Many diseases come with warning signs, which come in handy if you know what to look for. For example, spotting the symptoms of diabetes, heart disease, or cancer can help you detect it quickly and treat it early before it progresses too far.
But high blood pressure (HPB), also known as hypertension, doesn’t extend the same courtesy. Instead, it sneaks up on most people without a sign or symptom, catching its victims off guard. Its stealthy appearance earned it the nickname “silent killer,” and if you ignore it, that’s what it can do.
That’s why we check your blood pressure every time you see us at Premier Primary Care in Union City, Tennessee. Dr. James Batey and our team know that even healthy-looking people can harbor high blood pressure without a clue about the severity of their condition.
Here, we take a closer look at hypertension and offer some potentially life-saving information.
A word about blood pressure
Every time your heart beats, it pumps blood through your arteries. Ideally, it creates a rhythmic, gentle momentum of blood flow. But certain circumstances can cause your blood to rush through your arteries with force that can damage them and put you at risk for some pretty serious health conditions.
Unfortunately, you can’t usually tell when your blood pressure goes up, so your body suffers in silence until something gives way. Regular blood pressure checks keep you in the know so you can make adjustments if you ever notice your numbers climbing.
How we measure your blood pressure
You’ve probably had your blood pressure measured at least once in your life, maybe many times, so you’re familiar with the fabric cuff that wraps around your upper arm and tightens as the blood pressure device — technically called a sphygmomanometer — pumps air into it. That squeezing action temporarily cuts off your circulation, then the cuff gradually deflates, and the blood flows again.
In your reading, the point at which blood begins to flow (although still slightly compressed) provides the systolic, or first number, and lets us know the pressure in your arteries when your heartbeats. The point at which your blood flows freely and completely unrestricted provides the diastolic, or second number in your reading, which lets us know the pressure in your arteries in between heartbeats.
Every time you get your blood pressure checked, you’ll hear both numbers as systolic over diastolic, or for example, 130 over 90.
How high is too high?
When it comes to blood pressure, everyone wants to have a positive reading. The American Heart Association considers a normal healthy pressure to be 120/80 or lower. Here’s how it breaks down.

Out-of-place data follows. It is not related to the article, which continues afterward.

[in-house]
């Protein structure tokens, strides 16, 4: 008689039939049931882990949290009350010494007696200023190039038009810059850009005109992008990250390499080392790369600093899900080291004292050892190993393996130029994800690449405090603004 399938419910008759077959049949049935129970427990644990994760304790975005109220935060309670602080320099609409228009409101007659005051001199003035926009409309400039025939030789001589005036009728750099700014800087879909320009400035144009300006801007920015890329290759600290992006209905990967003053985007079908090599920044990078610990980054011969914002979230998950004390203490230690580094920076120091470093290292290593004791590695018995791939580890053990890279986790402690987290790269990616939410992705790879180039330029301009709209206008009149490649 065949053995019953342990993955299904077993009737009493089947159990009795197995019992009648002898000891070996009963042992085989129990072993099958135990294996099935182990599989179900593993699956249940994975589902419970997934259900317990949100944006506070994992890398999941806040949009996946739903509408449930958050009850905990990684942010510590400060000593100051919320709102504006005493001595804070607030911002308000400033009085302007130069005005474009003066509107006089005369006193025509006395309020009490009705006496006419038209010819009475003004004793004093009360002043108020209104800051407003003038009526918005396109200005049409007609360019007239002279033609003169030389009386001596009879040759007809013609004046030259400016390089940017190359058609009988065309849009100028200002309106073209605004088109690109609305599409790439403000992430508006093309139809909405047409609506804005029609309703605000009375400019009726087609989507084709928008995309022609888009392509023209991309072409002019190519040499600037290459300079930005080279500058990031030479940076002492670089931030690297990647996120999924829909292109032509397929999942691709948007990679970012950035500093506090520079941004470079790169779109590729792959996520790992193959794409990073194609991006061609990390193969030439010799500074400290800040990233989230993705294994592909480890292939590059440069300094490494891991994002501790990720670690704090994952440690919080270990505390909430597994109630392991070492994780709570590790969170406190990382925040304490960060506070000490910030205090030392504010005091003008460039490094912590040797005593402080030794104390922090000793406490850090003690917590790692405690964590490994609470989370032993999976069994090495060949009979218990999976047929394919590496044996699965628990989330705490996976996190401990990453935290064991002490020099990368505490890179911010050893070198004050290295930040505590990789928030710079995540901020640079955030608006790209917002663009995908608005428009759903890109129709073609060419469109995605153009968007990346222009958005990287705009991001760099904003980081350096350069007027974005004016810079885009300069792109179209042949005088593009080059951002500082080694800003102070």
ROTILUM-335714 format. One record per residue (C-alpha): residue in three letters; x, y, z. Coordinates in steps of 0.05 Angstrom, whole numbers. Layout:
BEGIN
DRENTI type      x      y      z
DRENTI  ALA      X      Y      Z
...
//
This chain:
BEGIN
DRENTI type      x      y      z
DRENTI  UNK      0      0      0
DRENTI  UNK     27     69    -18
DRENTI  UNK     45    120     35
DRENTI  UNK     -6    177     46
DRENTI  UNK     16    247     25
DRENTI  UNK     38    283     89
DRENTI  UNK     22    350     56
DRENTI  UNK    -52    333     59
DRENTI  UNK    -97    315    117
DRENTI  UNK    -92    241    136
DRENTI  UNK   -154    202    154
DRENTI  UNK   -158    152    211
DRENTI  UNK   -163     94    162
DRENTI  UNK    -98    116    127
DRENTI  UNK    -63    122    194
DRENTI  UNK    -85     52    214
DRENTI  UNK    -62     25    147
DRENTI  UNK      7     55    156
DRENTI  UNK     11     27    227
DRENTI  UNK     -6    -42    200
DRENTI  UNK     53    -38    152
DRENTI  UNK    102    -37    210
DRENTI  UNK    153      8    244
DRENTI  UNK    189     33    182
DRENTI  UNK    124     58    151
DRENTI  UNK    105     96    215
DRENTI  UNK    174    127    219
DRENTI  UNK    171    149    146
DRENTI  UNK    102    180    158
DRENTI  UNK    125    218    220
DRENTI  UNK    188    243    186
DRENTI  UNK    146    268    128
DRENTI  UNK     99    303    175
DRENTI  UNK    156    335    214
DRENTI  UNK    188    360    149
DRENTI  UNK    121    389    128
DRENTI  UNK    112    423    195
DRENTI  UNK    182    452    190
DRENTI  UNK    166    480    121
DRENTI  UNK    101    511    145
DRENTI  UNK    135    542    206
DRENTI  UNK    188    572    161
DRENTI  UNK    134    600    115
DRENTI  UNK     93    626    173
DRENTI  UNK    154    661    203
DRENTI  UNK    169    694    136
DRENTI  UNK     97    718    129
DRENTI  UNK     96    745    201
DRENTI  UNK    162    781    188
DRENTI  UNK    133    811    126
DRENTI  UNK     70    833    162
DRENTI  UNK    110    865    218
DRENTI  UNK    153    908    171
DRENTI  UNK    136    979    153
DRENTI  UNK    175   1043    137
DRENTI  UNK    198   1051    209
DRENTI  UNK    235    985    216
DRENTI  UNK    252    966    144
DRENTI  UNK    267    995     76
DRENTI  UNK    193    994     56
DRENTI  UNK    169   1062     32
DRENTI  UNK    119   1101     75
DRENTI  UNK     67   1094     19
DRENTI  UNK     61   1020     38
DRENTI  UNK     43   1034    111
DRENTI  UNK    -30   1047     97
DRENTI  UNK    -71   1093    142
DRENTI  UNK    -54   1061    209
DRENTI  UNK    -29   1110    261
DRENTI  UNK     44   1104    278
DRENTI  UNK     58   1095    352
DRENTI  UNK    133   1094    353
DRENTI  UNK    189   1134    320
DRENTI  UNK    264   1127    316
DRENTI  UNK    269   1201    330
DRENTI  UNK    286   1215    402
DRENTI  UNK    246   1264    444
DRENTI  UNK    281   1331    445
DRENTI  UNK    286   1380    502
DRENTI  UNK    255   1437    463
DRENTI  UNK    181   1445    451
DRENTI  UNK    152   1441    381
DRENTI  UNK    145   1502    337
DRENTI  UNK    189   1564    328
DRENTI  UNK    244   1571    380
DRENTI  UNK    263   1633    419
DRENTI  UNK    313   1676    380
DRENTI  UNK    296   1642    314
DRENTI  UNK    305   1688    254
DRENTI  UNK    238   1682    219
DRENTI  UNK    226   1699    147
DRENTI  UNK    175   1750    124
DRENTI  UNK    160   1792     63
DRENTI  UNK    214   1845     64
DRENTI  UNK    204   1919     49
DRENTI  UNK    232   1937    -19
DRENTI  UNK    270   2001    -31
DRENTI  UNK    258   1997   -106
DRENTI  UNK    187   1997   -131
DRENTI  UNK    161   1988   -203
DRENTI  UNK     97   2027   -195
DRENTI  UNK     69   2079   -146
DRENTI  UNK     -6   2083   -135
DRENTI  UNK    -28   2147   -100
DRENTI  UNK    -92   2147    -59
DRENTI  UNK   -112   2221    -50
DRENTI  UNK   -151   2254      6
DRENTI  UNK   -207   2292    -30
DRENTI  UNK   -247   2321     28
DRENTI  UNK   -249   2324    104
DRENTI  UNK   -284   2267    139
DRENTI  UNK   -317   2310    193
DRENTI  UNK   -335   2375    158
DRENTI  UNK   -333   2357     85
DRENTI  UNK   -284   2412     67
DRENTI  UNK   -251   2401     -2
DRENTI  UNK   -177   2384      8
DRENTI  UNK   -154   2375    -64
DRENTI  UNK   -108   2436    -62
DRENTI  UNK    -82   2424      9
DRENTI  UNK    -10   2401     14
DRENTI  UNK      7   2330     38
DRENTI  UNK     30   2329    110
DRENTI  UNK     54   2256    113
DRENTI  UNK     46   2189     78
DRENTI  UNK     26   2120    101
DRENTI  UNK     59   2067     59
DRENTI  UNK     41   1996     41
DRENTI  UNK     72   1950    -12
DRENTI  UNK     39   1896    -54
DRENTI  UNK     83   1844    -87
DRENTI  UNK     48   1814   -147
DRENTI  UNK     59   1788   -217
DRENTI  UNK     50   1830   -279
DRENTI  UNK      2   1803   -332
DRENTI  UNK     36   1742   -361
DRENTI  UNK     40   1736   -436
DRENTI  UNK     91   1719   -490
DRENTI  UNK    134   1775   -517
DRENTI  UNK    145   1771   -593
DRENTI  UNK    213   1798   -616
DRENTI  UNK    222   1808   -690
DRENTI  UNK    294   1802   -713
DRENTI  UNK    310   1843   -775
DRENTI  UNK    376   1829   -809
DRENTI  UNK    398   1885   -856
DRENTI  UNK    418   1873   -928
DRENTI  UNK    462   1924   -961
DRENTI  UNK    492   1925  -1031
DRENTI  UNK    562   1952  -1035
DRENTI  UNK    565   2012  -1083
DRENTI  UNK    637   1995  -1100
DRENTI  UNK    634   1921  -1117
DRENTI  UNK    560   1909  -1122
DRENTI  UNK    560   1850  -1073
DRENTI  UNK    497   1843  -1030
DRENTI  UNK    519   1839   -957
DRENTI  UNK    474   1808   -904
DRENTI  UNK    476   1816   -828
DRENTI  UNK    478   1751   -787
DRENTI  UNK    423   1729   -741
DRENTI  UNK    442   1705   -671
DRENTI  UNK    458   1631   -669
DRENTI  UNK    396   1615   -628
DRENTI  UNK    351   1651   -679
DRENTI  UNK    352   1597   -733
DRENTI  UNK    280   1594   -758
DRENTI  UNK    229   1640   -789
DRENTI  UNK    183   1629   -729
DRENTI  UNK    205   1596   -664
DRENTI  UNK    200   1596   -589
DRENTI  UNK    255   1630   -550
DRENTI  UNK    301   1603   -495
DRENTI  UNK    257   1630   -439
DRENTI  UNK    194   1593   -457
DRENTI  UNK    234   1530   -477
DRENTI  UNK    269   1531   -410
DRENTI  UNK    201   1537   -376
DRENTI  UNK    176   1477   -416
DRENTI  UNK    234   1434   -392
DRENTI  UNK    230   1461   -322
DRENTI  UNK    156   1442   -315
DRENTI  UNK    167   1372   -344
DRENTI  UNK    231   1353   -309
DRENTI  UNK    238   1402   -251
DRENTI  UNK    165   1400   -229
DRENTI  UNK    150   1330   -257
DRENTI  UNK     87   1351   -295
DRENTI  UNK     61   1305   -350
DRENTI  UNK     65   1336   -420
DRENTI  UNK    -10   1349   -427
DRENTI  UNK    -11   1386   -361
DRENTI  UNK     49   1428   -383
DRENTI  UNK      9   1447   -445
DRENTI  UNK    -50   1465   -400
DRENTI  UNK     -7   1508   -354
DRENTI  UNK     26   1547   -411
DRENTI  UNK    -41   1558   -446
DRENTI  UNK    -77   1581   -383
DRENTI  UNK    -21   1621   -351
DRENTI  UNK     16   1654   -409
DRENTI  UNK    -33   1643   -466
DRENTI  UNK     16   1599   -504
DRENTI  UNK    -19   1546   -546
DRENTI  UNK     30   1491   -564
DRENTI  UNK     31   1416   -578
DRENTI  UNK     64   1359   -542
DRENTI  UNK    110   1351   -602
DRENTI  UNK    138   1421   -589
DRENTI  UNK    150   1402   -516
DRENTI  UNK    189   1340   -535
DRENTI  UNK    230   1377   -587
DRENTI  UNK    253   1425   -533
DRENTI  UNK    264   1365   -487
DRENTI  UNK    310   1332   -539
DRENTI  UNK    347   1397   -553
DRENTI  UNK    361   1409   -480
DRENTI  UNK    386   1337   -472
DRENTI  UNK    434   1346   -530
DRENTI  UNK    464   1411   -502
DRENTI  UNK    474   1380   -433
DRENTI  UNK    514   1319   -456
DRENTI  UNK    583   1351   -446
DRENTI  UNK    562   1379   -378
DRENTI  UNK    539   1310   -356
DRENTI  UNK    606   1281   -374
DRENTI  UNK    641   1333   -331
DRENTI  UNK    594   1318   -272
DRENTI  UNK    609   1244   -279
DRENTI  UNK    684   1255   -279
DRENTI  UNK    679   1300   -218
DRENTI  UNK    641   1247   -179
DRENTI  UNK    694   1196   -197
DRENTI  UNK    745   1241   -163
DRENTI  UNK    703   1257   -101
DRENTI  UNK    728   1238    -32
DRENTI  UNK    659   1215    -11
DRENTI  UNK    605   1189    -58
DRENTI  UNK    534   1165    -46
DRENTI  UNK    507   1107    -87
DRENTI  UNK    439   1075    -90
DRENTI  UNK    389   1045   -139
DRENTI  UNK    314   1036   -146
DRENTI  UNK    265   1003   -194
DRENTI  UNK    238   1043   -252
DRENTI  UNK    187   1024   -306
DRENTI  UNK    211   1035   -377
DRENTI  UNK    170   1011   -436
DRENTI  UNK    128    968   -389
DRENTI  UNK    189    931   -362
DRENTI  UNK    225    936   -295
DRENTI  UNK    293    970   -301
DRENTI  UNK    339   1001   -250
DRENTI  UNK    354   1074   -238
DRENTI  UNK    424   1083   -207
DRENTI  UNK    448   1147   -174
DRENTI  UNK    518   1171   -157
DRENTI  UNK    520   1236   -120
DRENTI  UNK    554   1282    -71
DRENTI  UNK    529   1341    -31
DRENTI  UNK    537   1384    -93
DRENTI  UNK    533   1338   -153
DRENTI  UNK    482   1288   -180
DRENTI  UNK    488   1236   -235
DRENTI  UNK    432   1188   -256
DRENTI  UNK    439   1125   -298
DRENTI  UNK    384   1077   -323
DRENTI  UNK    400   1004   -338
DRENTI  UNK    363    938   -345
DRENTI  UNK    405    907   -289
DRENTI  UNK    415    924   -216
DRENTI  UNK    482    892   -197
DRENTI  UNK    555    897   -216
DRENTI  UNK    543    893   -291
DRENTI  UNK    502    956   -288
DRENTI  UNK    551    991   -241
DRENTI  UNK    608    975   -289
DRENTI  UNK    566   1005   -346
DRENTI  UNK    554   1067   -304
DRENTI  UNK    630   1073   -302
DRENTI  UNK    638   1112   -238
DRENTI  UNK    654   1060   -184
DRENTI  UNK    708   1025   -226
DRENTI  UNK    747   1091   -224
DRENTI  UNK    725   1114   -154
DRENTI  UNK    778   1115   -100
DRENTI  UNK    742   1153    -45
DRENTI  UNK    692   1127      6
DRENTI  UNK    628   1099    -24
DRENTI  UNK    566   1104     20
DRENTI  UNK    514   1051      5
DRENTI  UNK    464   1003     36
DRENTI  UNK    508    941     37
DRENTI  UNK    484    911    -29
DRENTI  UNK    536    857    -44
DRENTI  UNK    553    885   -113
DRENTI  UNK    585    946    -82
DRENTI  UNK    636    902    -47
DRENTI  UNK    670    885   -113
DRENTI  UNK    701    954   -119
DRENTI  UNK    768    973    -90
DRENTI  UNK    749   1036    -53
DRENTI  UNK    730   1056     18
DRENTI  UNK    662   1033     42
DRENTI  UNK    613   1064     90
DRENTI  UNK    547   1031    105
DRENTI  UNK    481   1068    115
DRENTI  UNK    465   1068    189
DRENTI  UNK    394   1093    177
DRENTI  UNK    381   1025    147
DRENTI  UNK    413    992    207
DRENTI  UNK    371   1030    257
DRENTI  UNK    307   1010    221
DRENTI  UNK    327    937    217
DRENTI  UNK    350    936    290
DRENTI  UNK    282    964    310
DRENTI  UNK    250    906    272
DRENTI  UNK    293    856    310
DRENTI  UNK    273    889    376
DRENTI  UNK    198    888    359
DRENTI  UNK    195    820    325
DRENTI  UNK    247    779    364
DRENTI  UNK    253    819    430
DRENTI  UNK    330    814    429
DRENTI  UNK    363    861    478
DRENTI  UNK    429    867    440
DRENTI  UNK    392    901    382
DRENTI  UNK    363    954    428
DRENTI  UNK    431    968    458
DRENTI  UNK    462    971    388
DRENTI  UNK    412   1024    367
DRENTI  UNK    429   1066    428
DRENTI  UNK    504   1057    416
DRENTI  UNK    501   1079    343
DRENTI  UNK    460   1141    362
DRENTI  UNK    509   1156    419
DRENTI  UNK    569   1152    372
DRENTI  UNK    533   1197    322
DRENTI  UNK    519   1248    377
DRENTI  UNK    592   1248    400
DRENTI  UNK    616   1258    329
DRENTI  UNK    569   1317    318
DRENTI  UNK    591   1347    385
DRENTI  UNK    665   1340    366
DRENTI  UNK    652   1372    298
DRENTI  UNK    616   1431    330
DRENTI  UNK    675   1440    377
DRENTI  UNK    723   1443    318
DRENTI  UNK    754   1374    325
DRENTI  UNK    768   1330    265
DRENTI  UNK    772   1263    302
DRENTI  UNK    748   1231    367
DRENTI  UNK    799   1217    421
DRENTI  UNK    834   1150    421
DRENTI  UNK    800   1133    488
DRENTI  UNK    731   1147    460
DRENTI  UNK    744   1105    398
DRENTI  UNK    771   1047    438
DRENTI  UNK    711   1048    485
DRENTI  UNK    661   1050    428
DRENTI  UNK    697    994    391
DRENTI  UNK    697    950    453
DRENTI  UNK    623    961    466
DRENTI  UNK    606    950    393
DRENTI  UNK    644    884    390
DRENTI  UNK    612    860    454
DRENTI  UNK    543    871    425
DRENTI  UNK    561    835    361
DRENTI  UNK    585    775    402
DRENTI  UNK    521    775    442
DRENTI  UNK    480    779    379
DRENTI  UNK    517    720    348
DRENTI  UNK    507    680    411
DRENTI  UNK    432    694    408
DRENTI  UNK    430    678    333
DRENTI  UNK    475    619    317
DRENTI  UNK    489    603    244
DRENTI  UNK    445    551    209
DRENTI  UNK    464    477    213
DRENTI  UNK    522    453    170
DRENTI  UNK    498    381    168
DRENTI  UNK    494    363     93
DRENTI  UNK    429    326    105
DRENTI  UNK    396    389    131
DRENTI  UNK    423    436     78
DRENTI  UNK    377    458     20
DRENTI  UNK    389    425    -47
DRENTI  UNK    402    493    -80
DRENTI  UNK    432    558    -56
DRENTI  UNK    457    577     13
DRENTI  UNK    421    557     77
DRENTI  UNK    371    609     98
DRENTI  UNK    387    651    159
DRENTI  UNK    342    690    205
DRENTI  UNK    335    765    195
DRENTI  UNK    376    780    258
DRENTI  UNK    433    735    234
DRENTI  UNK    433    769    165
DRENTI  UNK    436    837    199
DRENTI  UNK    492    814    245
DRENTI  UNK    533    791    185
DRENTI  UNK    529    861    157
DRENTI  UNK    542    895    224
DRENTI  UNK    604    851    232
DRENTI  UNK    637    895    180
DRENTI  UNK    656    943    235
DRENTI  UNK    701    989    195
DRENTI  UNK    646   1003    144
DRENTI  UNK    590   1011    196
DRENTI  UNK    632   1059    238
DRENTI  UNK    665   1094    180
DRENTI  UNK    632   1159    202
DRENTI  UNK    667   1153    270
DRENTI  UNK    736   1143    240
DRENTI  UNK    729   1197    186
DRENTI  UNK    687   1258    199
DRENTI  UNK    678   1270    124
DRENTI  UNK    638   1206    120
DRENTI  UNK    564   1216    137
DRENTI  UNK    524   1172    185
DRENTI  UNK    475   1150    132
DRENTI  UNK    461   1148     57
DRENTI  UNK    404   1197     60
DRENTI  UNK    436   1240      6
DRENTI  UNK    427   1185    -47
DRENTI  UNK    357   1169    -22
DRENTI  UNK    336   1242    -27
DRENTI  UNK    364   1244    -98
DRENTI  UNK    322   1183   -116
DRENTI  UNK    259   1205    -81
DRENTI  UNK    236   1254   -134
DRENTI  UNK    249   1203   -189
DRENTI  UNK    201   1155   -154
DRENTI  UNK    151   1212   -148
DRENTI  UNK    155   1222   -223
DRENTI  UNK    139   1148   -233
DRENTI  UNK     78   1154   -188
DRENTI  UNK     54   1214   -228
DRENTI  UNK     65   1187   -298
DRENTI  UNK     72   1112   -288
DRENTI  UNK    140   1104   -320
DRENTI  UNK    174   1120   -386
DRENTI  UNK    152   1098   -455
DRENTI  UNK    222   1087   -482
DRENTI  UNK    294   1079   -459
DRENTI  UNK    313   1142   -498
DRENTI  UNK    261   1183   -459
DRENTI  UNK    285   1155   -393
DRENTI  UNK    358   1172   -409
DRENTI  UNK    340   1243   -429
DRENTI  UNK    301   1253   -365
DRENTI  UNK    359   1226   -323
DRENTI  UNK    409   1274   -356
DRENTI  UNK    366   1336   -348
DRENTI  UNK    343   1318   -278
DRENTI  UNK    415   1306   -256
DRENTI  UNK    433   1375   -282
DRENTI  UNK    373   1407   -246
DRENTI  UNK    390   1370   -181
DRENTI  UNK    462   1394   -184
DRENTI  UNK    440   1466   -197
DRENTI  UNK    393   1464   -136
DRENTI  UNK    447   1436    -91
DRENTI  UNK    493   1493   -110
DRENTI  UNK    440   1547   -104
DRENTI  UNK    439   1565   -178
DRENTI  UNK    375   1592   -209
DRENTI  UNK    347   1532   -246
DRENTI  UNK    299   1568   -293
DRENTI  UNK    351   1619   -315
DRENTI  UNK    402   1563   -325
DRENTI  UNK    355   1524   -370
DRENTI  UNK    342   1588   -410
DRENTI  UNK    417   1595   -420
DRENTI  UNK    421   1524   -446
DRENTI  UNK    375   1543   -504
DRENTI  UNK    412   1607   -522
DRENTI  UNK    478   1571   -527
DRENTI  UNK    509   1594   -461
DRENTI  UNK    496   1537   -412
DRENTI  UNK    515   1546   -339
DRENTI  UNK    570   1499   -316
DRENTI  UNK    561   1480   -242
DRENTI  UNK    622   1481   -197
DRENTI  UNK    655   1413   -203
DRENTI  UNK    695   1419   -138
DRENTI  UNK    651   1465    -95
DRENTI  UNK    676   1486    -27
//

- Normal: less than 120 systolic and less than 80 diastolic
- Elevated: 120-129 systolic and less than 80 diastolic
- Stage 1 HBP: 130-139 systolic or 80-89 diastolic
- Stage 2 HBP: 140 or higher systolic or 90 or higher diastolic
- Hypertensive crisis: Higher than 180 systolic or higher than 120 diastolic
If your numbers fall into any category other than normal, it’s time to make some changes. Here’s how you and Premier Primary Care can team up to lower your blood pressure.
Help and hope for high blood pressure
Finding out you have high blood pressure is bad news because it puts you at risk for stroke and heart attacks. But the good news is that many of the factors that contribute to hypertension are 100% controllable.
If your blood pressure is elevated or in stage 1 of hypertension, you can turn your numbers around by addressing some lifestyle issues that exacerbate the problem. If you’re overweight, losing a few pounds can bring your blood pressure down. If you smoke, then quitting is key to lowering your numbers.
Regular exercise that incorporates at least 30 minutes of elevated heart rate no fewer than five days a week is arguably one of the most important things you need to do when you have a hypertension diagnosis.
Adding more fruits and vegetables to your diet and avoiding tobacco, caffeine, sodium, and alcohol are also recommended.
If you’re in stage 2 or worse, you may need medication to manage your blood pressure. That doesn’t necessarily mean you’ll be taking it for life, though. If you make changes to your diet, get plenty of exercise, and maintain a healthy weight, you may be able to ditch your meds and carry on as normal.
To find out if you have high blood pressure, call our friendly staff to set up an appointment, and don’t let the silent killer sneak up on you.